Paint with the urgency of a live session
One of the bad habits of a tiny brush process is a tendency to noodle. I don’t want to noodle though. Noodley brush strokes lack confidence. If I find myself noodling, it’s time to get a larger brush and break down the form into more basic shapes and see how simple I can make it.
An even better habit is to avoid noodling from the start by thinking carefully about the stroke buildup. I took this lesson from watching Burt Silverman demo portraits. When working from life, there is a ticking clock to get what you need down on your surface. Burt is an absolute master in this regard. He described it as looking at each brush stroke being the most critical at that moment. Each new stroke adds just one more piece of information, gradually less important the further along you go. If time allows, you can keep adding, but it is driven by the urgency of the ticking clock that may stop at any time.
|Personal work, 9×12 inches, oil on panel, 2015|
To be clear, this is not about trying to work faster. That will actually backfire you if you don’t have the basics already under control because you will make early mistakes, and the early strokes are the most important. This is about working carefully and thoughtfully. Whether it’s a five minute or five hour portrait, it will have accuracy and confidence. The only difference from a long or short pose would be how much nuance and additional information there is.
A precise structure gives your later strokes freedom
Following the concept that the earliest strokes are most important, having an accurate underpainting or drawing is essential for me. When I’m confident that the structure is there, I can lose edges, abstract form, and play with strokes without worry about losing the anatomy or shapes. If the drawing is right, make sure the values are right. If the values are also right, you can distress, deconstruct, obliterate, and simplify and it will still hold together.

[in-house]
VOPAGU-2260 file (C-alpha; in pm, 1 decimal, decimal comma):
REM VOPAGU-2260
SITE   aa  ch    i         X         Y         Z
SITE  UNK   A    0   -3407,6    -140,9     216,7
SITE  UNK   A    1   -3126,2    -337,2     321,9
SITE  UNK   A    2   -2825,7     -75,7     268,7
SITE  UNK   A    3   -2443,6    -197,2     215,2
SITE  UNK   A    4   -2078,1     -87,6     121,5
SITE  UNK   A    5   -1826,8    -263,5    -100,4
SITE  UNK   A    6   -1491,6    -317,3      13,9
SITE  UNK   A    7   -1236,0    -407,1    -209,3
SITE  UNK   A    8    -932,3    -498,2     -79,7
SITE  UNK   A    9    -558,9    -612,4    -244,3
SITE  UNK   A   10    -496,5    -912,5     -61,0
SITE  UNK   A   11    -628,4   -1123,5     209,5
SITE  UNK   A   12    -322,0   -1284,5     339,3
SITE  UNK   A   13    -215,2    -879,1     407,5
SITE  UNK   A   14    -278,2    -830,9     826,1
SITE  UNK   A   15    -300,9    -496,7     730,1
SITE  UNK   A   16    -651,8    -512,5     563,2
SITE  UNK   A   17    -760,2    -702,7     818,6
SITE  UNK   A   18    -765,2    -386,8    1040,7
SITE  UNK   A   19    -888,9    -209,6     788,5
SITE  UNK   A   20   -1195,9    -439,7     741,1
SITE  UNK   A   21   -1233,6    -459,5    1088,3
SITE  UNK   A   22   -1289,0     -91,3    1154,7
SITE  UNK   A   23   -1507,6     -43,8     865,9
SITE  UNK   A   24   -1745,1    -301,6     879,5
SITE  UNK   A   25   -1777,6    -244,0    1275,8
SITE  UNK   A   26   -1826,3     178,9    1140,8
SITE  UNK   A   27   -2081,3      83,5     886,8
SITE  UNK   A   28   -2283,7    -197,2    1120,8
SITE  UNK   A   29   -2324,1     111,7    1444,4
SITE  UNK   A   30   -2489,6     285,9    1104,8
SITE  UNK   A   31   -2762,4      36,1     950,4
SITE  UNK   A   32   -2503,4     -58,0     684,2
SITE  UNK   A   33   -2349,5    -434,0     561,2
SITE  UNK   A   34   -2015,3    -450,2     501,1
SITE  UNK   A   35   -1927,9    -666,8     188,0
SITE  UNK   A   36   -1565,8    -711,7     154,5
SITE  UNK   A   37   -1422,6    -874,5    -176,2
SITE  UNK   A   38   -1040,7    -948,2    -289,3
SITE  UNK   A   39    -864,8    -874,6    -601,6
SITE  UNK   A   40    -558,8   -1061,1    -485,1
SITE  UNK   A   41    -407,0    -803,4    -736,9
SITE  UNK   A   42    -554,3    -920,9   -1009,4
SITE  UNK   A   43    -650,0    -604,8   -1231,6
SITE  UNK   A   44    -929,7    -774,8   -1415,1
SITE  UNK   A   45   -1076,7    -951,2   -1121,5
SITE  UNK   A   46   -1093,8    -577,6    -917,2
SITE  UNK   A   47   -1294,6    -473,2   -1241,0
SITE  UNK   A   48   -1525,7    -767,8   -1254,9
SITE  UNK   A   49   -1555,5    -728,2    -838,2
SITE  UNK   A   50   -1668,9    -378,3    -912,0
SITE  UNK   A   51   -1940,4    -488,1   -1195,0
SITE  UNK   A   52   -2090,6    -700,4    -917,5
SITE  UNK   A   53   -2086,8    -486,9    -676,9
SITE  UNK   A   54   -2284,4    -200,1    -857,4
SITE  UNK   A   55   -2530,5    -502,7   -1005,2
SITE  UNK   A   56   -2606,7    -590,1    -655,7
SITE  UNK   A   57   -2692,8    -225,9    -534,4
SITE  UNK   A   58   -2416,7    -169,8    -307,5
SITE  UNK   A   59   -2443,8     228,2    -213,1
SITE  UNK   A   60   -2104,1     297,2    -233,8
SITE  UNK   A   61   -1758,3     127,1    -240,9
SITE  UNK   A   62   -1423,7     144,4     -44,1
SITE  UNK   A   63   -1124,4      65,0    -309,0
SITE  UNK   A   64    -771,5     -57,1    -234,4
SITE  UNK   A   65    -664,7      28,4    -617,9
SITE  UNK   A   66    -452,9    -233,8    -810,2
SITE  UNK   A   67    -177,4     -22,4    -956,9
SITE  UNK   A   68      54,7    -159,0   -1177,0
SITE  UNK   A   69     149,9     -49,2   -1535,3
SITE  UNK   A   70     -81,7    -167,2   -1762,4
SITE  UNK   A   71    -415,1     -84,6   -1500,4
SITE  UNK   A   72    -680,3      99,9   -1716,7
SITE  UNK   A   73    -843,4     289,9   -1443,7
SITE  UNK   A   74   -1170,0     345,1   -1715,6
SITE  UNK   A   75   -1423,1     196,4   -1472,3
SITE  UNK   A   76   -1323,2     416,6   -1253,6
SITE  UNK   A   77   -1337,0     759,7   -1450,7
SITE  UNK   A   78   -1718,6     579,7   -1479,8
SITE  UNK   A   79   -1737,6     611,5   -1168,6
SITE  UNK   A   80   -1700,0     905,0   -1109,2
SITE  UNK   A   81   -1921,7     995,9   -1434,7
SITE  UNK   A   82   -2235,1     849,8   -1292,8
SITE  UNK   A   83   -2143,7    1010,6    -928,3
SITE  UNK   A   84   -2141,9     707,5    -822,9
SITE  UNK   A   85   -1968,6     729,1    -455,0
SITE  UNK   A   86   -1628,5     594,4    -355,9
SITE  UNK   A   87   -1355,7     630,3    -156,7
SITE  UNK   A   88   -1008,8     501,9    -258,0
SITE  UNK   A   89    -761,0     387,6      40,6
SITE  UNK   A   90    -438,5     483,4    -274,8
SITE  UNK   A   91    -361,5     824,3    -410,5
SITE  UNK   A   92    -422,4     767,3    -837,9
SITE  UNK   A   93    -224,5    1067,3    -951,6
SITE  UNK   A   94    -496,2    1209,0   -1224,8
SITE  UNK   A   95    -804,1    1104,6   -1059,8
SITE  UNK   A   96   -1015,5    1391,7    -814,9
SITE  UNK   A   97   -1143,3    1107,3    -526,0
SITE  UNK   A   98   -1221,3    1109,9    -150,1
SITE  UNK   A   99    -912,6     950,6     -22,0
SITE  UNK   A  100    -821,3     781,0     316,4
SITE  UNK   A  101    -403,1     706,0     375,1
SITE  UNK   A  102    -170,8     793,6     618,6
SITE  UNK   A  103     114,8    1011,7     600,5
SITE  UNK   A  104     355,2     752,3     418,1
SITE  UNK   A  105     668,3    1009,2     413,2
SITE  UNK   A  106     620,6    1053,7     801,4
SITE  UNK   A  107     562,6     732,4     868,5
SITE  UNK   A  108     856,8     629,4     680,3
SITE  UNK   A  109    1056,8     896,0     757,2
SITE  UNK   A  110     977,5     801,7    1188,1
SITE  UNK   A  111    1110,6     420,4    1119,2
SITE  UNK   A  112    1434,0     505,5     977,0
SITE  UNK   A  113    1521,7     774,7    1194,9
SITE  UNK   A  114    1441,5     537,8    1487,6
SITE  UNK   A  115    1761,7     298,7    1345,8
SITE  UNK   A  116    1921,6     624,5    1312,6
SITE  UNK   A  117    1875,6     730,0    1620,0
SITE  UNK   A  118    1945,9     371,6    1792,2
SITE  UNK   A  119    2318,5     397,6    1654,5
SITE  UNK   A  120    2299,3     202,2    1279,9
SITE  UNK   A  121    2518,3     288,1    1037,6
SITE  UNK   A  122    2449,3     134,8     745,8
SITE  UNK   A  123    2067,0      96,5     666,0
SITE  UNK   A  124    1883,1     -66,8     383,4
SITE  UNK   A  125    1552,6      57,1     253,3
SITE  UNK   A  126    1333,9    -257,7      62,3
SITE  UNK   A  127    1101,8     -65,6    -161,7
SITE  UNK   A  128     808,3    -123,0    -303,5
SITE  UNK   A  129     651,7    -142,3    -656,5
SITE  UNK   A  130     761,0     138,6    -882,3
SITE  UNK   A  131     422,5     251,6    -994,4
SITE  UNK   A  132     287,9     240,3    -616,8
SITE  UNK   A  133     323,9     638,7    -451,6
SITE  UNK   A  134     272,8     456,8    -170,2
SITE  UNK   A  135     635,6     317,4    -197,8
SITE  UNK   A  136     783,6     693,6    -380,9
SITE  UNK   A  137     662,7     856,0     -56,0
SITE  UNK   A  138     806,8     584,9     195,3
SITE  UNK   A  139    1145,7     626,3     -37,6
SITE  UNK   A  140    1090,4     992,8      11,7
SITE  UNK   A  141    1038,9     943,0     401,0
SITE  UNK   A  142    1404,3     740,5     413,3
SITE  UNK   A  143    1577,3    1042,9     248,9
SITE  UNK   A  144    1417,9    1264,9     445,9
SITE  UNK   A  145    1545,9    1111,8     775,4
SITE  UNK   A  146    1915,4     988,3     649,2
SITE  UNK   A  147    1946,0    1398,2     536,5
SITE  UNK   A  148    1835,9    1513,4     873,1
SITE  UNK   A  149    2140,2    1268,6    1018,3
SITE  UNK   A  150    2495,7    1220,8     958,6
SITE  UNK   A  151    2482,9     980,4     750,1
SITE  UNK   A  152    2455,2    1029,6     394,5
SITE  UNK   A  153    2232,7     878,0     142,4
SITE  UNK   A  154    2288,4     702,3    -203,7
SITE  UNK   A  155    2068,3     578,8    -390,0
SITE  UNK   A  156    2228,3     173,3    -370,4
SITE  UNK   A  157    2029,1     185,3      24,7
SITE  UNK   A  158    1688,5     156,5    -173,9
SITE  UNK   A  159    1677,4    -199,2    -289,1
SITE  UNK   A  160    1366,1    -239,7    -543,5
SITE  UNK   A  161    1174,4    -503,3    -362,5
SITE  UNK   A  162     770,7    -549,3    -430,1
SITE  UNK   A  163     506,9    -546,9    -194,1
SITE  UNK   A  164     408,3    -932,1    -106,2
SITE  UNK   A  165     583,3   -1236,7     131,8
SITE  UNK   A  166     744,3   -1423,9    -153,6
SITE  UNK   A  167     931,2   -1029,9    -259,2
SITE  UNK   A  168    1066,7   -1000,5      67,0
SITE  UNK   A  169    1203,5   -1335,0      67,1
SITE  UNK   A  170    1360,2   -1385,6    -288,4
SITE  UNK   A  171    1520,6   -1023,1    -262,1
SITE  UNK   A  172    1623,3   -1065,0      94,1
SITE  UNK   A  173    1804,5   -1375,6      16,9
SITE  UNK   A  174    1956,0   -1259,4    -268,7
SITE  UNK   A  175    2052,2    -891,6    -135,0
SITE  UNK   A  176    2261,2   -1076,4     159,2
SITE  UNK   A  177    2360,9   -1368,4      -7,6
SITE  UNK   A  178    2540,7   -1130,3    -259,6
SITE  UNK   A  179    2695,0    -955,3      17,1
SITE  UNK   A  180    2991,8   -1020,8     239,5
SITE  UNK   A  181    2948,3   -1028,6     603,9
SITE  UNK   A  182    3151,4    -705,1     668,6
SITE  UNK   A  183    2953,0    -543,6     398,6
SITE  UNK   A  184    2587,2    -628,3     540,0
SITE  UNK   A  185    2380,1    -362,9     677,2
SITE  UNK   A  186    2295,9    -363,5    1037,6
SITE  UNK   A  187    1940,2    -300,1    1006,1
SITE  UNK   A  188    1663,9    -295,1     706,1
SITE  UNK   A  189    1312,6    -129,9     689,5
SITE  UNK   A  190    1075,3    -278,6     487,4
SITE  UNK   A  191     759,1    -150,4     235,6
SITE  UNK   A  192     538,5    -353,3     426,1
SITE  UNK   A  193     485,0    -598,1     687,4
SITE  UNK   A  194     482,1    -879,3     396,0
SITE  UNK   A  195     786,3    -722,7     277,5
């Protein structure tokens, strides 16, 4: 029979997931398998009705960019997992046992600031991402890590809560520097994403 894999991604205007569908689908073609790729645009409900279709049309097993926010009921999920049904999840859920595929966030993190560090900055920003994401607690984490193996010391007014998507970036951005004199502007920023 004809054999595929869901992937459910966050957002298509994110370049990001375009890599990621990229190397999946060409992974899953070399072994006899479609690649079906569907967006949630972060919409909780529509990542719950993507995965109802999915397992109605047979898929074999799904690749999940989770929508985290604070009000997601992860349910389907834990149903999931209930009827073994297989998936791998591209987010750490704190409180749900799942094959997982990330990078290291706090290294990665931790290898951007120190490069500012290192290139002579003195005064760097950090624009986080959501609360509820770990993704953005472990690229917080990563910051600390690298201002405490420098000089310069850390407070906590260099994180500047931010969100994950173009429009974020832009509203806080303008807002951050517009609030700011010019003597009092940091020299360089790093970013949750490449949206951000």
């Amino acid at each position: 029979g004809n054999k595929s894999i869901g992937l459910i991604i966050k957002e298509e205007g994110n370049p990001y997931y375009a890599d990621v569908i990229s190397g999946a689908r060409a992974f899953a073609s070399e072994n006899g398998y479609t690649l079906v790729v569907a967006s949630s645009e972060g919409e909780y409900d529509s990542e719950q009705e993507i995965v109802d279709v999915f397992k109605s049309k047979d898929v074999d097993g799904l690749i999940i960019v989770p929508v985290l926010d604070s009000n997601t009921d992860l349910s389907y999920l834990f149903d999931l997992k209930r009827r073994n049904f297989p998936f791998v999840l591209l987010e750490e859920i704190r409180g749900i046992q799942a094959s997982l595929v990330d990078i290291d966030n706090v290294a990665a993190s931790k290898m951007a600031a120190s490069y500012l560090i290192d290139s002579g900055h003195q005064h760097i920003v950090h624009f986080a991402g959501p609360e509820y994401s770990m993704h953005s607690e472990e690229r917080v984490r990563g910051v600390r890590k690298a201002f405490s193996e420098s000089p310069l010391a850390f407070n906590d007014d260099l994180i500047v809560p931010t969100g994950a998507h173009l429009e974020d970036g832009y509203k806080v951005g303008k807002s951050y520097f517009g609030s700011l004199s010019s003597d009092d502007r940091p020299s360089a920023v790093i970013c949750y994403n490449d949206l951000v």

|16×24 inches, oil on panel, 2015|
Bigger brushes are your friend
It’s difficult to go into complex areas with big brushes, because it’s going to probably mean eliminating a lot of the details. That’s ok. You can always work them back in if you need them, but laying out general abstraction should come first. If you are or used to be a tiny brush painter like me, big brushes help force the issue. And again, as mentioned above, they are a life saver when you get an attack of the noodles.
Fear holds you back
The hardest part of any of this is letting go of the fear that something will look unfinished, half-assed, or sloppy. And, you know, it might. But the fear of being seen as a lazy painter has generally been one of my biggest struggles. It’s possible I worry about this because I definitely can be a lazy painter, but that doesn’t mean everything needs to be difficult or take a certain minimum number of hours in order to be effective.
My favorite pieces from many other artists are more about simplification than labor. I don’t criticize their economy though. The economy is what usually makes them so exciting.
There is also fear of ruining a piece if you want to try something bold or potentially destructive, but I’ve found that risk almost always pays off. Sometimes it ends up being more work than I thought to bring it home, but the end result is almost always more interesting that the safer road likely would have been.
All that said, I think it’s very easy to see a difference in how willing I am to take those risks or leave areas more suggested in my personal works than in my commissions. I’m still fighting the fear when I have a client to please. Little by little though, my personal work leads the way and my commissioned work eventually follows. This is why I maintain that making time for the personal experimentation is so valuable to overall growth. If I hadn’t set aside an afternoon for some 5×7 figure studies back in 2008, who knows where I would be today?